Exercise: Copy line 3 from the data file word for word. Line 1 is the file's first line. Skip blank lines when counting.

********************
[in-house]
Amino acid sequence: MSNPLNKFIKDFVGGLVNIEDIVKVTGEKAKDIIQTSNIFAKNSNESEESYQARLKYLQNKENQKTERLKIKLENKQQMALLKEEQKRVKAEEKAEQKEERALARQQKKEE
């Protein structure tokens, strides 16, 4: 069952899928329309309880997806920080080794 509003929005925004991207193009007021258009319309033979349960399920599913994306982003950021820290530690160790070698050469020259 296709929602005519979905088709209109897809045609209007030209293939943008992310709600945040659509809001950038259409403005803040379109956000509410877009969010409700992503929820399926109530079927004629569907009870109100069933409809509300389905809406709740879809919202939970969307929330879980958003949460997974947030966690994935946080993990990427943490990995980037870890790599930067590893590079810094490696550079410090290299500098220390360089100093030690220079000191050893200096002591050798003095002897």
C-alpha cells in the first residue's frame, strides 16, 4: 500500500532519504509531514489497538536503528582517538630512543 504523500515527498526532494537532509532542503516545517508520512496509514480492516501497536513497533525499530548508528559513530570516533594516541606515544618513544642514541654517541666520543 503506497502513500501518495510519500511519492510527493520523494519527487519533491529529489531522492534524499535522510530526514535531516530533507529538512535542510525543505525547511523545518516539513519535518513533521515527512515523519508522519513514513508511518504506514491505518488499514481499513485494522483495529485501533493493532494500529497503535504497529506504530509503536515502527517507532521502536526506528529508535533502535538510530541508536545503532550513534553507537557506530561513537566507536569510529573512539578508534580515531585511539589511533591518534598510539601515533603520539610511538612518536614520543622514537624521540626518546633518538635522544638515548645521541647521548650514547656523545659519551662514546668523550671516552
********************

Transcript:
């Protein structure tokens, strides 16, 4: 069952899928329309309880997806920080080794 509003929005925004991207193009007021258009319309033979349960399920599913994306982003950021820290530690160790070698050469020259 296709929602005519979905088709209109897809045609209007030209293939943008992310709600945040659509809001950038259409403005803040379109956000509410877009969010409700992503929820399926109530079927004629569907009870109100069933409809509300389905809406709740879809919202939970969307929330879980958003949460997974947030966690994935946080993990990427943490990995980037870890790599930067590893590079810094490696550079410090290299500098220390360089100093030690220079000191050893200096002591050798003095002897």